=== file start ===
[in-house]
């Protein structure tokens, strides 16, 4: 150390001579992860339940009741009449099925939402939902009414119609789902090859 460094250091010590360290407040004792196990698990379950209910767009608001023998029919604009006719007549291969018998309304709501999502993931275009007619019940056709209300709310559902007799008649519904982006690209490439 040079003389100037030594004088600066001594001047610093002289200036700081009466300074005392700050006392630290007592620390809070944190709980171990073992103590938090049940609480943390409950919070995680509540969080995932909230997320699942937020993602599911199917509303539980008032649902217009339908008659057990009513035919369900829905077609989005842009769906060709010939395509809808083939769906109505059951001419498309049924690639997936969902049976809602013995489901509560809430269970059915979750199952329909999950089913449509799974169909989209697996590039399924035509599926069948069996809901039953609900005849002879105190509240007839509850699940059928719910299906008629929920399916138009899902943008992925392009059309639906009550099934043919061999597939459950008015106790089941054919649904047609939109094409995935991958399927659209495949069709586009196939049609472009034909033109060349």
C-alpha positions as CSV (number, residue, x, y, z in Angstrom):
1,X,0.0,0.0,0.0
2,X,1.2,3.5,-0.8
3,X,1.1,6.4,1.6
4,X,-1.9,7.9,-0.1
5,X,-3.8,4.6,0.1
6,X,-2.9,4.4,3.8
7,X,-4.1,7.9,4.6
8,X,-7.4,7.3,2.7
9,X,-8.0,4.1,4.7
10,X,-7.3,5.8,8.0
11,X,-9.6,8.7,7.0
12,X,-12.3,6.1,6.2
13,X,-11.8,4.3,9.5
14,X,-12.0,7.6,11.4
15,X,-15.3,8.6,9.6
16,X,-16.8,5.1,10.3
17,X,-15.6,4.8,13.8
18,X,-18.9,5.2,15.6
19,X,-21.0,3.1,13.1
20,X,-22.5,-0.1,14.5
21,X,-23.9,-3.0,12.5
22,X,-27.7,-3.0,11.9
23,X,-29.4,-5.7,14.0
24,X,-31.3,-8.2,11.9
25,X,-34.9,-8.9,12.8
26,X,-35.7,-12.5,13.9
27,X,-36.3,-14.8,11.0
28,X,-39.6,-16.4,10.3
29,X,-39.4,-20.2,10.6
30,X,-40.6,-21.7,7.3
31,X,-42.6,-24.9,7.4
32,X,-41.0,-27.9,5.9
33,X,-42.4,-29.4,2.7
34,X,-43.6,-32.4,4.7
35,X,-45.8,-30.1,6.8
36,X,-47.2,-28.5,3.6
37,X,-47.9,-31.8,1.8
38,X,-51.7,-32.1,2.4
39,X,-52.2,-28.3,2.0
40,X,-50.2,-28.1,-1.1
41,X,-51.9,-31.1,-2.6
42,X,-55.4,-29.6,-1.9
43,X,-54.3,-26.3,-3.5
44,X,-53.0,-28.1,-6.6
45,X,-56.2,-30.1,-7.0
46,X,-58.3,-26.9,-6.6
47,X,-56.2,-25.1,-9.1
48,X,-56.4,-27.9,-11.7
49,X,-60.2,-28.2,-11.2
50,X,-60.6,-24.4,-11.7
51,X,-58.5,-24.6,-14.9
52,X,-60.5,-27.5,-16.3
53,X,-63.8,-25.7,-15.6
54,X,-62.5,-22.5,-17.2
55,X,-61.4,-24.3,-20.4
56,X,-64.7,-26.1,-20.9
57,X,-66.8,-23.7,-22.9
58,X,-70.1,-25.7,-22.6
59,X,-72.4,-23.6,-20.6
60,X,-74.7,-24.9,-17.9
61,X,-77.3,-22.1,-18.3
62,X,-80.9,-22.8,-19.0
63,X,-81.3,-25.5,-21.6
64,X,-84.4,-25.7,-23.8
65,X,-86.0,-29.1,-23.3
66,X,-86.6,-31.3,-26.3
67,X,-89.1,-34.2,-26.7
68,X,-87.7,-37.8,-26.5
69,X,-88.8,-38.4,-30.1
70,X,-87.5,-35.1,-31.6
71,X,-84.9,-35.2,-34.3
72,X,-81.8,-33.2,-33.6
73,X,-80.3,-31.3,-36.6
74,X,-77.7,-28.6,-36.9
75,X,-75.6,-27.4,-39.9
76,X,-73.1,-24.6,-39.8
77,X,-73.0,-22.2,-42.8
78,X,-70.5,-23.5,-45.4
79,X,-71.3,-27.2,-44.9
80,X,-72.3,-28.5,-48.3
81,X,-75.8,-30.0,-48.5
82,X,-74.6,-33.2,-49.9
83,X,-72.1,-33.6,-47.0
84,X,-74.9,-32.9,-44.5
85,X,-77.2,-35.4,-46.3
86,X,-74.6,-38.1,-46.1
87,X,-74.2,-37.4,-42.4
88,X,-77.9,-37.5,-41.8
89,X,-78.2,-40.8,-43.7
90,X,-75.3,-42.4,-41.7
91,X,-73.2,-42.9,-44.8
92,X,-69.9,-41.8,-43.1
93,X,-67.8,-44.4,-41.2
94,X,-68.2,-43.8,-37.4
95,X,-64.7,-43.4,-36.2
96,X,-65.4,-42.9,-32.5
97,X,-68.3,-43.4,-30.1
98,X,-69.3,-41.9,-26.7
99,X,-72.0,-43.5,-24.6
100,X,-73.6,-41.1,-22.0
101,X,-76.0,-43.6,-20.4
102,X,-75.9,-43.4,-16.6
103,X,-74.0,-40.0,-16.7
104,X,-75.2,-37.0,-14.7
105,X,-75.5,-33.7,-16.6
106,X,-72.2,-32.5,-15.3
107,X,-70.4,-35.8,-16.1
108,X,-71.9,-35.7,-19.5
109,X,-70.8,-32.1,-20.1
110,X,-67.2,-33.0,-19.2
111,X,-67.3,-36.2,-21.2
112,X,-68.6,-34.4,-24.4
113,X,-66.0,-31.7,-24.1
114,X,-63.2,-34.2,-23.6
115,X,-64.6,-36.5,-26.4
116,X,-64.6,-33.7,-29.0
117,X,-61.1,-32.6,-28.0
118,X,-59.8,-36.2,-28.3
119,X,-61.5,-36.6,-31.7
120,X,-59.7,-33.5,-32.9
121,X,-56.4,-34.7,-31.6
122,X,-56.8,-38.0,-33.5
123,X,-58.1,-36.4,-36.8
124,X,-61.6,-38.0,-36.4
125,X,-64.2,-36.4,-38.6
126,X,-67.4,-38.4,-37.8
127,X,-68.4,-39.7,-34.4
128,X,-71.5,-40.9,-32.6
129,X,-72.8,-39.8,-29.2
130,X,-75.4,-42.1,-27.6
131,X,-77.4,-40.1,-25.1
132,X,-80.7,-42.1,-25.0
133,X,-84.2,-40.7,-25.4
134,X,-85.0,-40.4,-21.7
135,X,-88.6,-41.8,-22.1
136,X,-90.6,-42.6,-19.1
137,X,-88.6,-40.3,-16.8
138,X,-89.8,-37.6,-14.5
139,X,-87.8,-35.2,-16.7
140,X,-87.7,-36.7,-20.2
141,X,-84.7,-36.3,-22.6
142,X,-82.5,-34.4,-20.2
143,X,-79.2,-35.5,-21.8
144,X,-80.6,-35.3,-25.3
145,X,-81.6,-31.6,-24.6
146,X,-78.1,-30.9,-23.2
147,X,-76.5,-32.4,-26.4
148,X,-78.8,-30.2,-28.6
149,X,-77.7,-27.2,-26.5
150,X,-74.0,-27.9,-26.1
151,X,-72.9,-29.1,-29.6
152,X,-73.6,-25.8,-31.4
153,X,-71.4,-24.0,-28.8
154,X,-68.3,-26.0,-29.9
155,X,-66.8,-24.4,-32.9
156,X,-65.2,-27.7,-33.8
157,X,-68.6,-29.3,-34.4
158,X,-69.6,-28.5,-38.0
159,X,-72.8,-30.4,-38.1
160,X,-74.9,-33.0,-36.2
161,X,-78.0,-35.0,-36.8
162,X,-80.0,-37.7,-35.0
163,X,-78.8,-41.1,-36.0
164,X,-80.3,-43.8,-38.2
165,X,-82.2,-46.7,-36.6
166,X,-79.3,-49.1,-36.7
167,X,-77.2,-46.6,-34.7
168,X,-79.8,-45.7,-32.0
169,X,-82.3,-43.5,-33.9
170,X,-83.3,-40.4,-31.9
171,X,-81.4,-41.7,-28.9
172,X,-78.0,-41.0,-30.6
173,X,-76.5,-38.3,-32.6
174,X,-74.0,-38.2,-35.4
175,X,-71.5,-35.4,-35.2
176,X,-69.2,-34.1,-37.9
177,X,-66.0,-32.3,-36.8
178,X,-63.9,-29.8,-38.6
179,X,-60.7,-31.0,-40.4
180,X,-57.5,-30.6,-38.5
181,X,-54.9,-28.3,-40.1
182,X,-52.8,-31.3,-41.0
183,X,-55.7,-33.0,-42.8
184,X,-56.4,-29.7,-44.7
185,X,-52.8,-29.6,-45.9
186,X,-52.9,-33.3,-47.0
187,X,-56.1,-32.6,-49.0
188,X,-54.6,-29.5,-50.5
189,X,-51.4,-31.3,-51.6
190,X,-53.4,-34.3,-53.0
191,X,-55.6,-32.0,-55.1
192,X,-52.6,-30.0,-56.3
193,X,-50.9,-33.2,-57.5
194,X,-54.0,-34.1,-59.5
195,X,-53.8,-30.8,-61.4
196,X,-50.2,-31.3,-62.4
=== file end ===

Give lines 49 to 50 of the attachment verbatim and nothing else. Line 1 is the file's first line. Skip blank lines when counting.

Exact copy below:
46,X,-58.3,-26.9,-6.6
47,X,-56.2,-25.1,-9.1